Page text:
Three peninsula veterans receive Normandy medal

Posted: Tuesday, May 28, 2002

Three area veterans received a special honor Memorial Day for their participation in the D-Day invasion of Normandy, France, in World War II.

Daniel T. Furlong of Kenai, Clayton Helgeson of Soldotna and Lenard Reel of Homer were invited to a ceremony at the American Legion Post 1 in Anchorage on Memorial Day to receive the Normandy Medal of the Jubilee of Liberty from Sen. Ted Stevens.

The medal is only available to veterans who participated in the Normandy campaign. It was minted at the request of the regional council of Normandy and the governor of Normandy. Many veterans received the medal in 1994, when they returned to France for the 50th anniversary of the D-Day campaign. Furlong, Helgeson and Reel did not attend the anniversary so they did not receive the medal.

Stevens procured the medals and presented them to about 10 Alaska veterans who did not receive them in 1994.

"I'm honored to recognize these Alaska veterans who were unable to attend the anniversary ceremony in France by presenting them with their medals and a special certificate on Memorial Day," Stevens stated in a press release about the ceremony.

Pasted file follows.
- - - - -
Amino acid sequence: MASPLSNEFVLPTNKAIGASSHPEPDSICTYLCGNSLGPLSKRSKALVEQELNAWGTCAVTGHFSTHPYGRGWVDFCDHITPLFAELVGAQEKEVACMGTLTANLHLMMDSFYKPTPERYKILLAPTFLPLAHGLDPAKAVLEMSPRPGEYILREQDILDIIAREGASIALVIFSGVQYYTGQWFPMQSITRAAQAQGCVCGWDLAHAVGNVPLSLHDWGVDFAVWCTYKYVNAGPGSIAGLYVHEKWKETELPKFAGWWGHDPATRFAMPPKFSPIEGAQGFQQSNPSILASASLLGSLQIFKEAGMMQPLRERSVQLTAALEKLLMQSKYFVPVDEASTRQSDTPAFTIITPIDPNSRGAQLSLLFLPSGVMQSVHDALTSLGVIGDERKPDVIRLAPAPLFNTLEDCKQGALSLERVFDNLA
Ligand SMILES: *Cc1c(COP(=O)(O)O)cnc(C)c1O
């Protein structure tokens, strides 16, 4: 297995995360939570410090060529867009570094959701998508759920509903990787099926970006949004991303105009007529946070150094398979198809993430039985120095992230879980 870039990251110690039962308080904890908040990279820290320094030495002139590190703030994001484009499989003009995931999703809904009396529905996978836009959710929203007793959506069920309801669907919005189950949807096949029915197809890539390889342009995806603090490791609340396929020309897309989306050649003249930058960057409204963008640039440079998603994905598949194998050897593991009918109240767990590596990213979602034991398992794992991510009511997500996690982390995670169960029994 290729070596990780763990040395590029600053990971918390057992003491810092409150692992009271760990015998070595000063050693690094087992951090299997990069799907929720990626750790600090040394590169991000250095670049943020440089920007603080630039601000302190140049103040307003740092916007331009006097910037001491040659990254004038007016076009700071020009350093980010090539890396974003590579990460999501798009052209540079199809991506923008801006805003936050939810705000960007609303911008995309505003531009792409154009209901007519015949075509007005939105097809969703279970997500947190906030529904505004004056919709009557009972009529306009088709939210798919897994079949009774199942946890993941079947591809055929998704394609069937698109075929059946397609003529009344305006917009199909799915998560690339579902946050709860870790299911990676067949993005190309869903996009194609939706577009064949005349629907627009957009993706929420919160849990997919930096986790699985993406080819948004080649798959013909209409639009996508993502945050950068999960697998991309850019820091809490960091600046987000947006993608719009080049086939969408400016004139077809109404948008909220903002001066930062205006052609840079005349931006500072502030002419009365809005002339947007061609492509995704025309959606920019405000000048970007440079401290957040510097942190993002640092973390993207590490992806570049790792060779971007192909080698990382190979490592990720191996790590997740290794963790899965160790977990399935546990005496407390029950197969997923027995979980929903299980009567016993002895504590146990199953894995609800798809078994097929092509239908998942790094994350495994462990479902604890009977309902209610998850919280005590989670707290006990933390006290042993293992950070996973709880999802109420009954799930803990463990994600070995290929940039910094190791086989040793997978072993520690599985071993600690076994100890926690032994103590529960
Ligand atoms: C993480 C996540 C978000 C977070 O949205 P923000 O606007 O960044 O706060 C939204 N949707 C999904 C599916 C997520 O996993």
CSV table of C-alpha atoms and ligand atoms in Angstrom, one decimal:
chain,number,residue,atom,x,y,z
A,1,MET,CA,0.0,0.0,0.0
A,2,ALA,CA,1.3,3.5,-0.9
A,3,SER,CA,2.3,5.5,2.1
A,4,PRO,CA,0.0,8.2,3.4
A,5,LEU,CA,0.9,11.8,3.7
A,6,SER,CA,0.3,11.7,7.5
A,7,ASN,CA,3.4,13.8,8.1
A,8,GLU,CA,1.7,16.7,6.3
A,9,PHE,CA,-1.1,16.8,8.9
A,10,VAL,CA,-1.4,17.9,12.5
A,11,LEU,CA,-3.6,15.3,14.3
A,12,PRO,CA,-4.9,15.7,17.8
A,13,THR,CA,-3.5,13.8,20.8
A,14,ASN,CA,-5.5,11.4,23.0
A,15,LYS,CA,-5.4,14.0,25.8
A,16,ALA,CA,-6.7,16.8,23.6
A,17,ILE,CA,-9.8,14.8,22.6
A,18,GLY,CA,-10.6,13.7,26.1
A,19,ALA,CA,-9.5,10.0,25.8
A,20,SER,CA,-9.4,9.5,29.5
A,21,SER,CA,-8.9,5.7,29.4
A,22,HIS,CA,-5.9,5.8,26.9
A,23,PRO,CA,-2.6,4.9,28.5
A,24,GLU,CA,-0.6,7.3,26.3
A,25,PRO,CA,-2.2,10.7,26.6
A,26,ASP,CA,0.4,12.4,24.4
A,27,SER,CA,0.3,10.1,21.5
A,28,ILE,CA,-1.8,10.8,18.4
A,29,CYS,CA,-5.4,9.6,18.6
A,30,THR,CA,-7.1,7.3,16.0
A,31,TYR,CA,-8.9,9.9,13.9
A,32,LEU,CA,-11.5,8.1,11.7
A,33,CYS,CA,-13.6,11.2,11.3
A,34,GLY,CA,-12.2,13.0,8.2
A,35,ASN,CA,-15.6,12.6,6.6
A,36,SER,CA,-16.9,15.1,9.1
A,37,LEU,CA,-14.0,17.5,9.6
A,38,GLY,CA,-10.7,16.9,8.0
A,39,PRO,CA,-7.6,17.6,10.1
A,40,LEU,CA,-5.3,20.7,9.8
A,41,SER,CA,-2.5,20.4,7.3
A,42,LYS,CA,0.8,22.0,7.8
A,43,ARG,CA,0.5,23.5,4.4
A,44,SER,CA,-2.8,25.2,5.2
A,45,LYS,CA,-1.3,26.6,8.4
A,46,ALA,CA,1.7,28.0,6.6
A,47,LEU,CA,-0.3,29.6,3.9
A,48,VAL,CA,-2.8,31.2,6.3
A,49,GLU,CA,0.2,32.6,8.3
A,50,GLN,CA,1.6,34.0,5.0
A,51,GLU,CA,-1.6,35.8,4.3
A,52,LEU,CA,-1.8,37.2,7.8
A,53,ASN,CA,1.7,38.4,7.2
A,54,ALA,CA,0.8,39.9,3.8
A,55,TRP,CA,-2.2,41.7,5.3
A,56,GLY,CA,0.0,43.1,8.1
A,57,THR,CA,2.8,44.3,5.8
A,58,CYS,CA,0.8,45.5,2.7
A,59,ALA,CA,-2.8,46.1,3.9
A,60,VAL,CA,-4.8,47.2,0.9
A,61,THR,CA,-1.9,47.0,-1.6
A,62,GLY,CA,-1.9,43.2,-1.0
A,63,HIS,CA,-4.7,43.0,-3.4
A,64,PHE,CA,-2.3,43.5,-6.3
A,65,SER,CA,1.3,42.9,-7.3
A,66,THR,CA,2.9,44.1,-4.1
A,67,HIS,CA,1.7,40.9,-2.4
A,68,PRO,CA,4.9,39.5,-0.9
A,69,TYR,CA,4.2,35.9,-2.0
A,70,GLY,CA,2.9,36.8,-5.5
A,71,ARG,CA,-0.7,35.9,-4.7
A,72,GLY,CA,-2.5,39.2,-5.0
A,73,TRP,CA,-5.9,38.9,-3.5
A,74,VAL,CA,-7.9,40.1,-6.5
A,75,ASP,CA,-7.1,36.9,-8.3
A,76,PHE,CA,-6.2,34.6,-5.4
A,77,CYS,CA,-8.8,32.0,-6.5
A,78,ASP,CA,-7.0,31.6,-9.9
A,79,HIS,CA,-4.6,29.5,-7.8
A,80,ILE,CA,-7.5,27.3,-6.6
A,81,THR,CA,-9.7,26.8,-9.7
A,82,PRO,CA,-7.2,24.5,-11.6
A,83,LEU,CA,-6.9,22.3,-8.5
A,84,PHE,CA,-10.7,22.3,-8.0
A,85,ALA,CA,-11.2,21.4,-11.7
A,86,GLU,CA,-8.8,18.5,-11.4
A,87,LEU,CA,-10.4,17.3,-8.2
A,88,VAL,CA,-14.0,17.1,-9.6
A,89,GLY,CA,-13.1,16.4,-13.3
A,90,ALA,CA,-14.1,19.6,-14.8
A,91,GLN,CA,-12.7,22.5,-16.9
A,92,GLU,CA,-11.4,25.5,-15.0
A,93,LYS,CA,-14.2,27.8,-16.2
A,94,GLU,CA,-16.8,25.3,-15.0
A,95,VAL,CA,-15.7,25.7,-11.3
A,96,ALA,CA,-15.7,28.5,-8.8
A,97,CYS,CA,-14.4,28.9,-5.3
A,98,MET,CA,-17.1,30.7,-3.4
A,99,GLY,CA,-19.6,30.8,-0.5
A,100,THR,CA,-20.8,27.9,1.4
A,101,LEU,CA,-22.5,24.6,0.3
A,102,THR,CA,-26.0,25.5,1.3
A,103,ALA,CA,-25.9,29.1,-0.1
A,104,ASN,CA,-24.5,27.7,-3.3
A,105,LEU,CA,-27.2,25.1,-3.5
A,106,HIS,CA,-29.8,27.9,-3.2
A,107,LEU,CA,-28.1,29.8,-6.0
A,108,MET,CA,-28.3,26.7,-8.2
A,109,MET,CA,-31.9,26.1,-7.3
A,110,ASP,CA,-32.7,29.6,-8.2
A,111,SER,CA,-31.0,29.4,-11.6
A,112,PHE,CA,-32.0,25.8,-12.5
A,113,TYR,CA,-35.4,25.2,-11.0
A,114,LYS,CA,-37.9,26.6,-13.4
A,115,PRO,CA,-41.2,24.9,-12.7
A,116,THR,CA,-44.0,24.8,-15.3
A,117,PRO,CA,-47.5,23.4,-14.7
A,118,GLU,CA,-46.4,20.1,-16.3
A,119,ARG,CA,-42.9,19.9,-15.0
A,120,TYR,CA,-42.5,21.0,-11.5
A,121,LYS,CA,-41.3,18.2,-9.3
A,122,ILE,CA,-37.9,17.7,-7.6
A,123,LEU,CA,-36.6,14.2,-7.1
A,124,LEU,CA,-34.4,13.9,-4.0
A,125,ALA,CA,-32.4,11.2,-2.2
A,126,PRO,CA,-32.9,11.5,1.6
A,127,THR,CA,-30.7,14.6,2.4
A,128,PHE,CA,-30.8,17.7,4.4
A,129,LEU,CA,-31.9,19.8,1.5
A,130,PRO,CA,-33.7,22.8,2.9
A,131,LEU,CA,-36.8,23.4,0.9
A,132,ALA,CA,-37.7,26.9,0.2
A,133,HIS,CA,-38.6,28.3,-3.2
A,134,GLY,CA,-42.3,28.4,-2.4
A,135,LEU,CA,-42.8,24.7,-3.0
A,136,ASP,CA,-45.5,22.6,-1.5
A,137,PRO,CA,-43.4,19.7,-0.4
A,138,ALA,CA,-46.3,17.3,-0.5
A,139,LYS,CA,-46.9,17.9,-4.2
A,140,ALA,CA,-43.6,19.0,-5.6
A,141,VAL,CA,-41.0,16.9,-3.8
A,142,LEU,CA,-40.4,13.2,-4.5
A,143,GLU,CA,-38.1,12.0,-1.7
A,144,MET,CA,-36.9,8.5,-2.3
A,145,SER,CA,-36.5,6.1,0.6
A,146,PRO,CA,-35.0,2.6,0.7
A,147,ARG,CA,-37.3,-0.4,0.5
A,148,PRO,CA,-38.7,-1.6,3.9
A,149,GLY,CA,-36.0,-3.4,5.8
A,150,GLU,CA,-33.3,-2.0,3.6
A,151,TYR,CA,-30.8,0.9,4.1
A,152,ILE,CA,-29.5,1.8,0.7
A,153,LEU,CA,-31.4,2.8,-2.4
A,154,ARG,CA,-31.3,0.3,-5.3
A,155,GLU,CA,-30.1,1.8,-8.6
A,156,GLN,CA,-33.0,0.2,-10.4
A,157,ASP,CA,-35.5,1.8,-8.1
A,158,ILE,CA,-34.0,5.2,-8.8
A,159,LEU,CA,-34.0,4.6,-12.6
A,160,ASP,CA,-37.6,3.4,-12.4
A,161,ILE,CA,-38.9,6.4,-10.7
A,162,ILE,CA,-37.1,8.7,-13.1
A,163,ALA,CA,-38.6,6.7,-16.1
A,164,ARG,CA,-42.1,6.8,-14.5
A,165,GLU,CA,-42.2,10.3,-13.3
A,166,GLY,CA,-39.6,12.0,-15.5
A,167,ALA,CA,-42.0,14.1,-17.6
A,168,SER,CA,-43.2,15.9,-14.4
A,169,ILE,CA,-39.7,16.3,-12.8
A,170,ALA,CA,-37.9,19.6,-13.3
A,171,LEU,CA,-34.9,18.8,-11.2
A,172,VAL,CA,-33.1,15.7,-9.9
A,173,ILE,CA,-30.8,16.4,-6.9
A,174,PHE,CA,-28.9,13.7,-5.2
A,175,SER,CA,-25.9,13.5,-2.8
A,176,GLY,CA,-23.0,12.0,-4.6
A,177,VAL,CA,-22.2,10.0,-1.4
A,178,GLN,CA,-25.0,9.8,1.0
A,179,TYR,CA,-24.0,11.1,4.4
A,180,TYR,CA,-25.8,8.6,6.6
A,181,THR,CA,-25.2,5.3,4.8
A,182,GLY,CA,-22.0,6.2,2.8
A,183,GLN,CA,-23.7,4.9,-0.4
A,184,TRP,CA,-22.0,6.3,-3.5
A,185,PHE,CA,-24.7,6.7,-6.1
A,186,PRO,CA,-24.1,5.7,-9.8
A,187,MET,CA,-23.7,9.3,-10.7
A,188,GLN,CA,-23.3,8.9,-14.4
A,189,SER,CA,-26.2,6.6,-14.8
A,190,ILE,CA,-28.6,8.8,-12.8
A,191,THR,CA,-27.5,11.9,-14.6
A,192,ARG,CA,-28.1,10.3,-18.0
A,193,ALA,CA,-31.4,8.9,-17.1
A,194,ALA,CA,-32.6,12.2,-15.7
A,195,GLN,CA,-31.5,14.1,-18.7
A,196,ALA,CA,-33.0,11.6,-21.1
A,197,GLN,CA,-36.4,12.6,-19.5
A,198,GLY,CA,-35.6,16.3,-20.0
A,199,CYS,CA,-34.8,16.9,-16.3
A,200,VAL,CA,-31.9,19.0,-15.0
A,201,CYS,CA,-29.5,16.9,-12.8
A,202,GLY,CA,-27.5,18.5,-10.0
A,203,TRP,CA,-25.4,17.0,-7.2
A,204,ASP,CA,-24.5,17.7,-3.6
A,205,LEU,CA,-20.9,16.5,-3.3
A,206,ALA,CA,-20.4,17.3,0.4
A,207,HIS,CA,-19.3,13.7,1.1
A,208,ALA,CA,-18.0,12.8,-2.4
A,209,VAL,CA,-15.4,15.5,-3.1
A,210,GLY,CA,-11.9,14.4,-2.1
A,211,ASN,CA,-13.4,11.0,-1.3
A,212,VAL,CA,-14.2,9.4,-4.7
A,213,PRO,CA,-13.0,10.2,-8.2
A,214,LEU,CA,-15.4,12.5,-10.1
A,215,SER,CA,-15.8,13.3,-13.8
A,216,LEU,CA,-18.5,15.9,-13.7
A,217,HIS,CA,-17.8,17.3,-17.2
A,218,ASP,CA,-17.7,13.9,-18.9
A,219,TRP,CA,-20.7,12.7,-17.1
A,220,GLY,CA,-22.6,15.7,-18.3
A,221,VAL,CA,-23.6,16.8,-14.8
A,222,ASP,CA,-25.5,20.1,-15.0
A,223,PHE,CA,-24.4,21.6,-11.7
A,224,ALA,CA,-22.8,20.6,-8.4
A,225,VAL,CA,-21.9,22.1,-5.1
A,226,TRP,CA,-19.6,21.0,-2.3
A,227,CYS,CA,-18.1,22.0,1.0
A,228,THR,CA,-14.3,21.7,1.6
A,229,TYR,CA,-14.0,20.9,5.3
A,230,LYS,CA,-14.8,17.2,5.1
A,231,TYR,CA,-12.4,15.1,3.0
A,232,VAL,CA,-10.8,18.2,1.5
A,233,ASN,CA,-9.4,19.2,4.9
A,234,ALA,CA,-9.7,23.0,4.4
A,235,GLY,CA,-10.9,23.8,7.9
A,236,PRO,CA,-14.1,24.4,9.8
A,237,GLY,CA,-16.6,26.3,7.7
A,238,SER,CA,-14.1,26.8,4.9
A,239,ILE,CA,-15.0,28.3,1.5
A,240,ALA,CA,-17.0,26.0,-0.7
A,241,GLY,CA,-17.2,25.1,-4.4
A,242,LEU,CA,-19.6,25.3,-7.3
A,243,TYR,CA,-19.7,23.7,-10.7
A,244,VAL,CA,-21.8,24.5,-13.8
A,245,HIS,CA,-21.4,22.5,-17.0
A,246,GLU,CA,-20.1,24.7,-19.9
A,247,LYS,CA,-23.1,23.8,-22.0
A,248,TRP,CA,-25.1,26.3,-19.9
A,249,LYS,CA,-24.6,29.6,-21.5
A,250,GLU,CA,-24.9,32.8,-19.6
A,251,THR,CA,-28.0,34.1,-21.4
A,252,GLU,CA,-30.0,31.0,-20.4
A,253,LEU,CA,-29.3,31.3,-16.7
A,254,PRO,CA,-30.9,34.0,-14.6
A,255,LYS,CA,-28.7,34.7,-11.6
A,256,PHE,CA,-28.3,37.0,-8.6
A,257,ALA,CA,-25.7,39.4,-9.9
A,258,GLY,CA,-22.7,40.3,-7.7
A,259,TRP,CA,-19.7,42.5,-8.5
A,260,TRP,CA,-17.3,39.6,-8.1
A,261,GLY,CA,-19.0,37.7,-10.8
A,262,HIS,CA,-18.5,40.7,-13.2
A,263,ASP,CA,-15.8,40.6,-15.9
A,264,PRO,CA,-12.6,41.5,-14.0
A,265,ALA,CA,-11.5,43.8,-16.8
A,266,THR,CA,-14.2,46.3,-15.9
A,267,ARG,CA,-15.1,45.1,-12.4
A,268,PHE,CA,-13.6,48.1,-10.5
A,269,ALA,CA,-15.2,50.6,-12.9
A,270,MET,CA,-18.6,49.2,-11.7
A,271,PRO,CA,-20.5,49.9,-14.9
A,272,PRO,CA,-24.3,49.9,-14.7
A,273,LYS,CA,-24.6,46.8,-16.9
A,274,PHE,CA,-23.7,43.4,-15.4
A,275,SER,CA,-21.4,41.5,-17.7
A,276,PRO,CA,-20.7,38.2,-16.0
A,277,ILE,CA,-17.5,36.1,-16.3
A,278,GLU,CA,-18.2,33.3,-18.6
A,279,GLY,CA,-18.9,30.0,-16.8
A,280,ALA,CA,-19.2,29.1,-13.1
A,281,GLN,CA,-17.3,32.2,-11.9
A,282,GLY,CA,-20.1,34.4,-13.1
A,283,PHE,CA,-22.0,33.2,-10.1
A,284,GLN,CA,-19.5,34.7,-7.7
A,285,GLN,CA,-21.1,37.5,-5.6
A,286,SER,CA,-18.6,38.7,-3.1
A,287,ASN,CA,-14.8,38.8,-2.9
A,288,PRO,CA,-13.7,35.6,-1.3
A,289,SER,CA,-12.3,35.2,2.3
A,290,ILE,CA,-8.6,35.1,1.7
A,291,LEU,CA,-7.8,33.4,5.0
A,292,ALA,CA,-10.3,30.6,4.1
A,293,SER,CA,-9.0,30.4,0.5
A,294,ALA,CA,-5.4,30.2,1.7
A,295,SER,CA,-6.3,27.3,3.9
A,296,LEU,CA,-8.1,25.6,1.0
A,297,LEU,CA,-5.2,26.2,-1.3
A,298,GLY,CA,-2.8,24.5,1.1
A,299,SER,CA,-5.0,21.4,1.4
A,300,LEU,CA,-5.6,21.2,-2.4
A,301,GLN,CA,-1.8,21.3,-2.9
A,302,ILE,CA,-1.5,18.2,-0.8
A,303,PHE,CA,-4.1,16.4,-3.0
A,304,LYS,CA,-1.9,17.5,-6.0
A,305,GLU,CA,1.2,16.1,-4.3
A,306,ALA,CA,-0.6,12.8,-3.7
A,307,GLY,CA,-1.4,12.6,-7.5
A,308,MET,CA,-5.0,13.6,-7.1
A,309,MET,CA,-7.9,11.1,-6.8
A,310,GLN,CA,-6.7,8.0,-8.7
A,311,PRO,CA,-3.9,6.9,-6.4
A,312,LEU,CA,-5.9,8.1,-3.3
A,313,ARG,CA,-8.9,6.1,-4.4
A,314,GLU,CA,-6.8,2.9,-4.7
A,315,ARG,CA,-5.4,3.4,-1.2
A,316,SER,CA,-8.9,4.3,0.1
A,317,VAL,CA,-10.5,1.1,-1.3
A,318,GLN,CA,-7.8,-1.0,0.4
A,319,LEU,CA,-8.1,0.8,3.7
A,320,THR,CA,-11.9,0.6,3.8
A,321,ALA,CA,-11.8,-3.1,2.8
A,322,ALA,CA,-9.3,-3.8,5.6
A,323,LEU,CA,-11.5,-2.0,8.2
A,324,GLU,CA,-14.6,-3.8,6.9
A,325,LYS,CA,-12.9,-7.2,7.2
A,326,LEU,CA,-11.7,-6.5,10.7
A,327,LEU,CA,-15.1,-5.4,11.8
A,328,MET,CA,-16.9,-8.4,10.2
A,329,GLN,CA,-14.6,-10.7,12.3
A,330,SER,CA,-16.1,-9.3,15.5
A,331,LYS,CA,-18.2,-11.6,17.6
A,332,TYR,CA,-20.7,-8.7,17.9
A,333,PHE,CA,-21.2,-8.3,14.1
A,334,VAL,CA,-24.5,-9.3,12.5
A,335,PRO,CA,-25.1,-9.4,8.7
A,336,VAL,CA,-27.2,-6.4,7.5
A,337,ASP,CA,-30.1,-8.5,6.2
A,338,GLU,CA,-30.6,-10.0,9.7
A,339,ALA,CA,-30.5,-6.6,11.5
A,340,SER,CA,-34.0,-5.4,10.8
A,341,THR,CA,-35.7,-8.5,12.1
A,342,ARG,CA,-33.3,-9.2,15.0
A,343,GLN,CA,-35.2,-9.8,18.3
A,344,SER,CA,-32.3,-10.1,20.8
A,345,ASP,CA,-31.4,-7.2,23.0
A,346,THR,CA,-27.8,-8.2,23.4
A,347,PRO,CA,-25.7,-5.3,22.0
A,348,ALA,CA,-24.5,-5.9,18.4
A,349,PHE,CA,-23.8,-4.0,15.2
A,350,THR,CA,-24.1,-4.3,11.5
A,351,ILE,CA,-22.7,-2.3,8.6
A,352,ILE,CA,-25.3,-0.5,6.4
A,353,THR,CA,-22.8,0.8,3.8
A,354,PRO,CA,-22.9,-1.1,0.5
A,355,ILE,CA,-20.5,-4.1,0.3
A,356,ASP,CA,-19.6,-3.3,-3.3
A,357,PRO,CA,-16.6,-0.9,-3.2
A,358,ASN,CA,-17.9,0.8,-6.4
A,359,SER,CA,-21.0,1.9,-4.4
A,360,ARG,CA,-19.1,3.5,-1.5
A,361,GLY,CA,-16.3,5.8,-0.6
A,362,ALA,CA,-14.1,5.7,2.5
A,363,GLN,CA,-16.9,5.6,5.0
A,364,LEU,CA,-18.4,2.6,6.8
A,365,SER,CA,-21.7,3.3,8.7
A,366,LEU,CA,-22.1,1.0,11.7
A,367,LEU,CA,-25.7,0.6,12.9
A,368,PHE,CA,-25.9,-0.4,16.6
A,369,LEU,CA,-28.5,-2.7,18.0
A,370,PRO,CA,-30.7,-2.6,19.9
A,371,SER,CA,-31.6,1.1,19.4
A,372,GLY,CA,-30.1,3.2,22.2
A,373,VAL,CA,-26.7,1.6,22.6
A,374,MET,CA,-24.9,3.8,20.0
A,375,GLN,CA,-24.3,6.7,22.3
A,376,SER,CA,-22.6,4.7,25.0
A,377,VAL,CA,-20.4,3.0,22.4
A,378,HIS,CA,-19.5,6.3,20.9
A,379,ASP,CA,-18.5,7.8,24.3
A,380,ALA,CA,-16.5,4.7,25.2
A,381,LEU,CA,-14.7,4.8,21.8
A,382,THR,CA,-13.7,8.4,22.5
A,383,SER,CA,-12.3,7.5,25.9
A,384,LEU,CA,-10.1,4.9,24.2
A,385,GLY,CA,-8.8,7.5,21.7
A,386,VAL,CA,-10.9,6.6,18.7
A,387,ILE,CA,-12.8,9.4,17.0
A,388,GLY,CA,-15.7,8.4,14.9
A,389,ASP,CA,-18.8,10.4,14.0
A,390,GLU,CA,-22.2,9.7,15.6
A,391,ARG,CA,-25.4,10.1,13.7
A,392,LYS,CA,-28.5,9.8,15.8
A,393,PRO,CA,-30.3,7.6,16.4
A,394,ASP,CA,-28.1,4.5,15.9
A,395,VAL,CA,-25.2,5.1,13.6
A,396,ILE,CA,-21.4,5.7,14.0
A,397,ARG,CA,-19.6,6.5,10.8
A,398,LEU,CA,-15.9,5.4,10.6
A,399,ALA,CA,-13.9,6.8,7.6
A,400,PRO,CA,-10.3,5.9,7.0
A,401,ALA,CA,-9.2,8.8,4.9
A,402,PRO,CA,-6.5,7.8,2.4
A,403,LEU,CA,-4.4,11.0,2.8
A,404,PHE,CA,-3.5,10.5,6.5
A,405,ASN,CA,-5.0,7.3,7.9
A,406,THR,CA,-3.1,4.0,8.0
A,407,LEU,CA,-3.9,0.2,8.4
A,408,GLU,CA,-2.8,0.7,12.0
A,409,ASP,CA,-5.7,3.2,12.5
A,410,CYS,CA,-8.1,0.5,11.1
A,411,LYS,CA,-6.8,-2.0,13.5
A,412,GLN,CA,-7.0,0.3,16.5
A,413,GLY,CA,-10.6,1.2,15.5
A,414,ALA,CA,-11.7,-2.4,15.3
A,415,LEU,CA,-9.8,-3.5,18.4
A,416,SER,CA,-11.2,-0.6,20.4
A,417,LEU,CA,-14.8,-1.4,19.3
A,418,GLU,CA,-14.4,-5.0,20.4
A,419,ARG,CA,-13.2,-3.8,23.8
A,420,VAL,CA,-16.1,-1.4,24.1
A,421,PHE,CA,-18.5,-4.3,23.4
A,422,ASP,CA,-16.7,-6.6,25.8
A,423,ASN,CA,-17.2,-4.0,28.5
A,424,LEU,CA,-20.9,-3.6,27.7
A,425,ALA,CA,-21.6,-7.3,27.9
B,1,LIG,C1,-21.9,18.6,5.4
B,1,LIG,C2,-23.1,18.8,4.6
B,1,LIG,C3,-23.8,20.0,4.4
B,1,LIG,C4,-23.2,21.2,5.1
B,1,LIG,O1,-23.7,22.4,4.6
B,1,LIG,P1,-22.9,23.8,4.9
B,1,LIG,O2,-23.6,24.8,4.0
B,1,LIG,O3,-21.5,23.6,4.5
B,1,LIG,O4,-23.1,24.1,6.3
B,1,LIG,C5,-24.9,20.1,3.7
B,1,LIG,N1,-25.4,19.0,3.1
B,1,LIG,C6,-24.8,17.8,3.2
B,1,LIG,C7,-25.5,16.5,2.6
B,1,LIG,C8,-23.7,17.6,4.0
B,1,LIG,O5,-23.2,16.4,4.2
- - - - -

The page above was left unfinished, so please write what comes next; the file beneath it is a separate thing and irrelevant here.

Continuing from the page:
Helgeson, 78, said he was proud and surprised to receive the medal.

"I was shocked," he said. "It was something I didn't think would ever happen. We didn't get to go back (to Normandy) so I didn't think we would get the medals. Thanks to Sen. Stevens, he thought that some of us who couldn't make it at that time needed that award, too. That is pretty neat that he's doing this."

Helgeson served as a Technician 4th grade in the U.S. Army's 736th Tank Battalion. He is a member of the Veterans of Foreign Wars and said he would miss the Memorial Day celebration in Kenai, but was excited to attend the Anchorage ceremony and receive his medal.

Furlong, 79, served as a sergeant in the U.S. Army's 508th Parachute, 82nd Airborne Division and is also a member of the VFW.

Furlong said it was wonderful to receive the medal, but that Memorial Day is more for honoring the soldiers who died in combat.

"I think Memorial Day is one of the best, honorable days that we can have," he said.

"The people we left over there need to be remembered. Those are the ones who really made the sacrifice. The ones who came home were the lucky ones."

Reel, 79, served as a Technical Sergeant in the U.S. Army's 146th Combat Engineering unit.

He is a member of the Anchor Point VFW.



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